When summer strikes with a vengeance, a portable air conditioner can be just the thing you need to make it through the hottest days. A portable unit can cool a single room without the expense of adding ductwork for a new central air system in older homes that don’t have A/C. Portable air conditioning is also a good way to boost the cooling power of an aging system or add a shot of cold air in rooms where a window unit isn’t practical.
Portable A/C is a bit more complicated than an evaporative cooler of the same size, however. In addition to being plugged into a power source, they should also be vented for optimal efficiency. The requires a bit of forethought about the installation to make sure you get the most out of your new appliances.
But first, it’s helpful to understand exactly how air conditioning works in the first place.
How Your Portable Air Conditioner Works: A Quick Guide
Though specific models vary, all air conditioning units — from an old window air conditioner to the bright white mini-split air conditioners that also function as heaters — function in the same basic way. They use a chemical refrigerant that can turn from a gas into a liquid and back again.
This chemical flows through the air conditioning system via a series of metal coils. When the chemical is in the evaporator and is in touch with the hot air in your house, it absorbs that heat. Your house gets cooler, but the chemical gets hotter — hot enough to make it transform from a liquid into a gas.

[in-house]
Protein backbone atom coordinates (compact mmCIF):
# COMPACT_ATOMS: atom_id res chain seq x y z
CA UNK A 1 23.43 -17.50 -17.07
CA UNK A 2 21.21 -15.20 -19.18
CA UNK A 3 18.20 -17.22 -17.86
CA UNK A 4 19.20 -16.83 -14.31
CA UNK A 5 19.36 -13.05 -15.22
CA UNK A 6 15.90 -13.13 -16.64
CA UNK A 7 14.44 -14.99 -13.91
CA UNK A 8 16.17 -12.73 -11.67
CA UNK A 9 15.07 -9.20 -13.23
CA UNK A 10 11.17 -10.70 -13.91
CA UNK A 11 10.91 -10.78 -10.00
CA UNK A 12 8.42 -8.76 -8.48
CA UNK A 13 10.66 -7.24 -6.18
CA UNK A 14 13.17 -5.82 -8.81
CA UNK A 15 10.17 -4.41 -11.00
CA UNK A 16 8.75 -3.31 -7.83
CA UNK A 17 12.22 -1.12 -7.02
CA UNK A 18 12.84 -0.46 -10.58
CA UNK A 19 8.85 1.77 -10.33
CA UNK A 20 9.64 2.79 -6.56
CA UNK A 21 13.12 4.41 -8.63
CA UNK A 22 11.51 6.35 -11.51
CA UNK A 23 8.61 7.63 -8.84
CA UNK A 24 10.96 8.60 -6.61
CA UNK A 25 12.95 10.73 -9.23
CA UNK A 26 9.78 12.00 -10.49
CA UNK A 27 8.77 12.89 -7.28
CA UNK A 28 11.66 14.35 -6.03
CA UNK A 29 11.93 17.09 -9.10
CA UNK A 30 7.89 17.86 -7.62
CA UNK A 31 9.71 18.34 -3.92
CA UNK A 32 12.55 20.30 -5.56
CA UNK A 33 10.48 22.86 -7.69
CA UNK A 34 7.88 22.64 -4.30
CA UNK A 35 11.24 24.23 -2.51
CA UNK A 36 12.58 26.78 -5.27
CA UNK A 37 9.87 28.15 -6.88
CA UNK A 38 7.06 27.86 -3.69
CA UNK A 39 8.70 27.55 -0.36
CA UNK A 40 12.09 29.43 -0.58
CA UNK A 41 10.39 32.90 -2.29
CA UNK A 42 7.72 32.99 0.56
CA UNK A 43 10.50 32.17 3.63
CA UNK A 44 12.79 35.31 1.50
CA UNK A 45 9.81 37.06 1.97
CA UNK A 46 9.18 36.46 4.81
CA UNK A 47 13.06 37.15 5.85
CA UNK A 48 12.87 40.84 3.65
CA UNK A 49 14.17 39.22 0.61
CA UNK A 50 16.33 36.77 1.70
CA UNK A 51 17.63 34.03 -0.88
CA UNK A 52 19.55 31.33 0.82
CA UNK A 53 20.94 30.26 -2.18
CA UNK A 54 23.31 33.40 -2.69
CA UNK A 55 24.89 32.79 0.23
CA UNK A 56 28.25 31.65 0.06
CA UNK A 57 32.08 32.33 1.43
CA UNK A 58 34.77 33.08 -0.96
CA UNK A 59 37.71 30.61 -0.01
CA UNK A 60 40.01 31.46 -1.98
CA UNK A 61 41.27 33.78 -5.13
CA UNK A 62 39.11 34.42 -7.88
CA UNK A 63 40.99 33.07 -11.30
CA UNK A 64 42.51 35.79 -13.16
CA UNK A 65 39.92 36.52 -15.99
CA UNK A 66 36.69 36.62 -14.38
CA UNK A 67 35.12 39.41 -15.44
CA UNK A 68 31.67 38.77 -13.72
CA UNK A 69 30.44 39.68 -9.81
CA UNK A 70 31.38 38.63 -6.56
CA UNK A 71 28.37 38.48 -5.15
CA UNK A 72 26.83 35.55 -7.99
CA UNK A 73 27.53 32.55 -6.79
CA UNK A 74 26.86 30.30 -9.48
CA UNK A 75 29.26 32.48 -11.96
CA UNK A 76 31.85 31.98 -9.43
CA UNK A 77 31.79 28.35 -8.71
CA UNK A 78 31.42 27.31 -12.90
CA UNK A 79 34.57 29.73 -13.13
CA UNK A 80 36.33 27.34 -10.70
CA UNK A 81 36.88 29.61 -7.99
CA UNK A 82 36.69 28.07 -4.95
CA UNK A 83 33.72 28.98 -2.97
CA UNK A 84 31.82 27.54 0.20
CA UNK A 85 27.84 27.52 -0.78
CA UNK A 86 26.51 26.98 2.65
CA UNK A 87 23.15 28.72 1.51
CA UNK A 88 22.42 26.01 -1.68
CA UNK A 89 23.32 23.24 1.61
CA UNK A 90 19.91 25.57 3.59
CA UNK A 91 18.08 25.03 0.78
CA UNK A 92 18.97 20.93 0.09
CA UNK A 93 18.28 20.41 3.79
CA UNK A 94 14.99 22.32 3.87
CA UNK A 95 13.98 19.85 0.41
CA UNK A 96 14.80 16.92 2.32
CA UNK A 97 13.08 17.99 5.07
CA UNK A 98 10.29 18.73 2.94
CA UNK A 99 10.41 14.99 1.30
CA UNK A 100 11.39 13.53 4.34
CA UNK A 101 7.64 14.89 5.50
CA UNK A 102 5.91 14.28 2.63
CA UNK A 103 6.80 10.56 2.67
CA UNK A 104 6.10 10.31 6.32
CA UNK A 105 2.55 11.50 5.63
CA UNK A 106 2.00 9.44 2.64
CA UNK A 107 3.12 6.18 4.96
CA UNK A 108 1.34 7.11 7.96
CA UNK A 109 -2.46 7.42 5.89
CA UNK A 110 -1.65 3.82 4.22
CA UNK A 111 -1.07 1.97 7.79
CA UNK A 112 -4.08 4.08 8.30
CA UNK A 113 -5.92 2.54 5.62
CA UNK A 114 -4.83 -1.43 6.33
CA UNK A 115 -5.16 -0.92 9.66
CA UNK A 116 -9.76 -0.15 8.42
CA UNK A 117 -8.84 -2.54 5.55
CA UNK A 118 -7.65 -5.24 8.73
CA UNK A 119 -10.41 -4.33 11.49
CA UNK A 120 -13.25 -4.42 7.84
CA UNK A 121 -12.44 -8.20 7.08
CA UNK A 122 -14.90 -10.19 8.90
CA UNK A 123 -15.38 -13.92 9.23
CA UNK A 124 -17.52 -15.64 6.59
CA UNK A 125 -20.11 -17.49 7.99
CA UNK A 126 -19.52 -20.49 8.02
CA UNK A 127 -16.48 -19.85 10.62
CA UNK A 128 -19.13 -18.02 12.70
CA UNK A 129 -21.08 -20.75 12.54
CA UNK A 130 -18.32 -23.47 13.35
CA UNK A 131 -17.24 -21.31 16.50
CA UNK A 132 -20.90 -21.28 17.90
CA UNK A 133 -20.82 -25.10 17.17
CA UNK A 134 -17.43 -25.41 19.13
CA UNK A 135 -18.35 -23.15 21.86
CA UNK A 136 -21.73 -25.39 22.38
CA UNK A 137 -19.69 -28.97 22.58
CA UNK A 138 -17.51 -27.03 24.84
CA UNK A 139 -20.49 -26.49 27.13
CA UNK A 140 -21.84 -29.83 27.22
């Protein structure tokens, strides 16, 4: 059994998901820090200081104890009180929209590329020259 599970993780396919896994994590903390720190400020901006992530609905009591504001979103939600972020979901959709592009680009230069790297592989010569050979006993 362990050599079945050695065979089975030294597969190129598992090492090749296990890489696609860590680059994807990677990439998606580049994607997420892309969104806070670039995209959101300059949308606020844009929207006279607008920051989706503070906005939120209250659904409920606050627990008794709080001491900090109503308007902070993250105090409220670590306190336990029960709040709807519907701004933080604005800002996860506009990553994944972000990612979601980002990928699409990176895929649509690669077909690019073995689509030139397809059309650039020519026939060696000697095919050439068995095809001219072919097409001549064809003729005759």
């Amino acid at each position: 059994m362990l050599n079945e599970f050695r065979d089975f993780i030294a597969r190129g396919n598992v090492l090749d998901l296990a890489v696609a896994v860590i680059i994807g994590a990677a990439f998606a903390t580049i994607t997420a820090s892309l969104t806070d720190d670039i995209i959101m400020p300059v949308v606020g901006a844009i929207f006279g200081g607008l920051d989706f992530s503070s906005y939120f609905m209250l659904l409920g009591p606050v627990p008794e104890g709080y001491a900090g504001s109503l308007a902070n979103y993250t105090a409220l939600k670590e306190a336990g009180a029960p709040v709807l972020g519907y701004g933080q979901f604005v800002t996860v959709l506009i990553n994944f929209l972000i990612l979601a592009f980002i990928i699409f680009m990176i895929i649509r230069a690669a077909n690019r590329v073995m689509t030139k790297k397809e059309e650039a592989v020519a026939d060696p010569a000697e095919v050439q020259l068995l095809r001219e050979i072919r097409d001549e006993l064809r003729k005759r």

The hot gas then flows through the system to the condenser, where it’s pressurized and made even hotter. From there, it moves to the condenser, which squeezes the gas back down into a liquid chemical again. In doing so, it forces the refrigerant to release all the heat that it sucked up from your house back into the air. The cool liquid chemical is now ready to flow back to the evaporator to absorb more heat from your room.
Did you catch the part where heat is released back into the air in the condenser? In a window or wall air conditioner, this process happens outside the house. It’s why you’ll feel a blast of hot air if you ever walk by a bunch of condensers on a commercial building on a warm day. This is easy to visualize in a window unit: The evaporator is on the inside of the house, absorbing heat; the condenser is on the outside, releasing that heat into the atmosphere.
For a portable air conditioner to be effective, the warm air from the condenser needs to be removed from your room somehow. Otherwise, it’s just filling up your room and making your unit work harder. That’s why venting is the most important part of installing any portable air conditioner.
How to Vent Your Portable Room Air Conditioner
Most portable air conditioners come with an exhaust hose, but if yours did not — or if it is cracked or missing — you’ll need to purchase one at a hardware store. This is most easily done by purchasing a window kit that comes with a vent hose and several sizes and shapes of plastic flanges to attach the hose to a window opening. If you can’t find a dedicated venting kit, you can build your own with a piece of plywood, a dryer hose and some duct tape.Follow these steps to install your portable A/C through most windows and sliding doors:
1. Choose Your Location
The closer your unit is to a window, the easier it will be to vent. Scout your room for a spot on an exterior wall that is near a suitable electrical outlet and window. Measure the distances to make sure the cord will reach and that you have sufficient hose length to reach the window.
2. Measure Your Window
Any window or door that slides along a track will work well. This includes standard and double-hung sashes and many sliding doors. If you’re using a kit, you typically only need to measure the window’s width, because the piece of plastic that will sit in the window is already cut to height. Measure the window and cut the plastic to width. This piece will fit in your window snugly. Place it on top of the sill and close the sash over the plastic to hold it in place. There should be no gaps on the sides if you did a good job measuring.